Ab Sadeghi-Nejad, MD Chief, Division of Pediatric Endocrinology and Metabolism, Tufts Medical Center; Professor of Pediatrics, Tufts University School of Medicine

Ab Sadeghi-Nejad, MD is a member of the following medical societies: American Academy of Pediatrics, American Association for the Advancement of Science, American Pediatric Society, Endocrine Society, Massachusetts Medical Society, Pediatric Endocrine Society, and Society for Pediatric Research

Disclosure: Nothing to disclose.

Thomas A Wilson, MD Professor of Clinical Pediatrics, Chief and Program Director, Division of Pediatric Endocrinology, Department of Pediatrics, The School of Medicine at Stony Brook University Medical Center

Thomas A Wilson, MD is a member of the following medical societies: Endocrine Society, Pediatric Endocrine Society, and Phi Beta Kappa

Disclosure: Nothing to disclose.

Mary L Windle, PharmD Adjunct Associate Professor, University of Nebraska Medical Center College of Pharmacy; Editor-in-Chief, Medscape Drug Reference

Disclosure: Nothing to disclose.

References
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  3. Bartalena L, Baldeschi L, Dickinson AJ, et al. Consensus statement of the European group on Graves' orbitopathy (EUGOGO) on management of Graves' orbitopathy. Thyroid. 2008. 18:333-46. [Medline].

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  8. Chen Y, Masiakos PT, Gaz RD, et al. Pediatric thyroidectomy in a high volume thyroid surgery center: Risk factors for postoperative hypocalcemia. Journal of Pediatric Surgery. 2015-08-01. Volume 50, Issue 8:1316-1319. [Medline].

  9. Klatka M, Grywalska E, Partyka M, Charytanowicz M, Rolinski J. Impact of methimazole treatment on magnesium concentration and lymphocytes activation in adolescents with graves' disease. Biol Trace Elem Res. 2013 Jun. 153(1-3):155-70. [Medline].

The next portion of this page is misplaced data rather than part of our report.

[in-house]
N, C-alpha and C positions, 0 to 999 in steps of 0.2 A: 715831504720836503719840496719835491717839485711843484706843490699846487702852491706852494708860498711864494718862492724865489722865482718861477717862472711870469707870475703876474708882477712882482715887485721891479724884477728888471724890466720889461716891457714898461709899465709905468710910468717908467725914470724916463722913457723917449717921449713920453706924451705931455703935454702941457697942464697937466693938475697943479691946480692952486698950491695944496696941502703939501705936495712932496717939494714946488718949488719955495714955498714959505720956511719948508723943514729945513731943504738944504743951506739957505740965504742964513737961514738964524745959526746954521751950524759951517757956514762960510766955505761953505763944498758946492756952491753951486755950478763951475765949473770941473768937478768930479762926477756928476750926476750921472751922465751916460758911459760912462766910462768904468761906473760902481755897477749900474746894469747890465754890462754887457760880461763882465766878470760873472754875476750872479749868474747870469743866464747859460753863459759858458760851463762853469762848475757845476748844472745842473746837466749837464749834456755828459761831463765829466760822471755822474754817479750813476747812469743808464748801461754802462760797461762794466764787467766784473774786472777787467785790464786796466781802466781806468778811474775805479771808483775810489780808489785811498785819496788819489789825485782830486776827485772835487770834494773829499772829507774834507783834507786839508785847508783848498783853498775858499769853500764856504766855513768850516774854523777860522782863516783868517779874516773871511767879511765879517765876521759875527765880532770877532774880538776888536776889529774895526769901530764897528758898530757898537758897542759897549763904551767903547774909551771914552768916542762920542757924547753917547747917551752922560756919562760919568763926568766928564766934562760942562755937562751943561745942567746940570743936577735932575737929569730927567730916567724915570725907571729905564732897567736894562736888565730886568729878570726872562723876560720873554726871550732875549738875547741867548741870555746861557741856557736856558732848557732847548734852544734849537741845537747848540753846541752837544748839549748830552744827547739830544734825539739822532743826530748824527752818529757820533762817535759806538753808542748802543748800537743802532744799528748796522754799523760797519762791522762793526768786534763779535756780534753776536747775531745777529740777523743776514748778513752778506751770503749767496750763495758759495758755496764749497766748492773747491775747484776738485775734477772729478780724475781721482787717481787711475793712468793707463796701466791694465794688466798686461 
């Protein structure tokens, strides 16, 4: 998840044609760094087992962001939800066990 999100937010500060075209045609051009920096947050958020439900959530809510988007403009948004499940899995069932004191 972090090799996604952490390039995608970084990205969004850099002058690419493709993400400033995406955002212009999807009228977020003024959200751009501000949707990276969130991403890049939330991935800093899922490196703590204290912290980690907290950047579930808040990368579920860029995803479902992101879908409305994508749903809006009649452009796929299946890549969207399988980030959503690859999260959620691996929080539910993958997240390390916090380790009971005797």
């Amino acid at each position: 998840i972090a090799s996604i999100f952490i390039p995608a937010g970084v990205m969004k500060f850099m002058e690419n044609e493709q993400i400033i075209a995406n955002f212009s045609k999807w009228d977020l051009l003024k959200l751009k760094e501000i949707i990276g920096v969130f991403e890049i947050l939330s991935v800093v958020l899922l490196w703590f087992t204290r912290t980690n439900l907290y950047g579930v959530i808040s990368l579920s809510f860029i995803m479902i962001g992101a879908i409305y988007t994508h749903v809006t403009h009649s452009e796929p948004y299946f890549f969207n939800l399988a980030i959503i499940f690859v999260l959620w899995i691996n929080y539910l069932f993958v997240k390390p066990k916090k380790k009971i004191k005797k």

10. FDA MedWatch Safety Alerts for Human Medical Products. Propylthiouracil (PTU). Accessed: June 3, 2009. US Food and Drug Administration. Available at http://www.fda.gov/Safety/MedWatch/SafetyInformation/SafetyAlertsforHumanMedicalProducts/ucm164162.htm.

  11. Sisson JC, Freitas J, McDougall IR, et al. Radiation safety in the treatment of patients with thyroid diseases by radioiodine 131I : practice recommendations of the American Thyroid Association. Thyroid. 2011 Apr. 21(4):335-46. [Medline].

  12. [Guideline] Bahn Chair RS, Burch HB, et al. Hyperthyroidism and other causes of thyrotoxicosis: management guidelines of the American Thyroid Association and American Association of Clinical Endocrinologists. Thyroid. 2011 Jun. 21(6):593-646. [Medline].

  13. [Guideline] Kahaly GJ, Bartalena L, Hegedüs L. The American Thyroid Association/American Association of Clinical Endocrinologists guidelines for hyperthyroidism and other causes of thyrotoxicosis: a European perspective. Thyroid. 2011 Jun. 21(6):585-91. [Medline].

 
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Schematic representation of the negative/positive feedback system with respect to the hypothalamic-pituitary-thyroid axis. TRH = thyrotropin-releasing hormone; TSH = thyroid-stimulating hormone.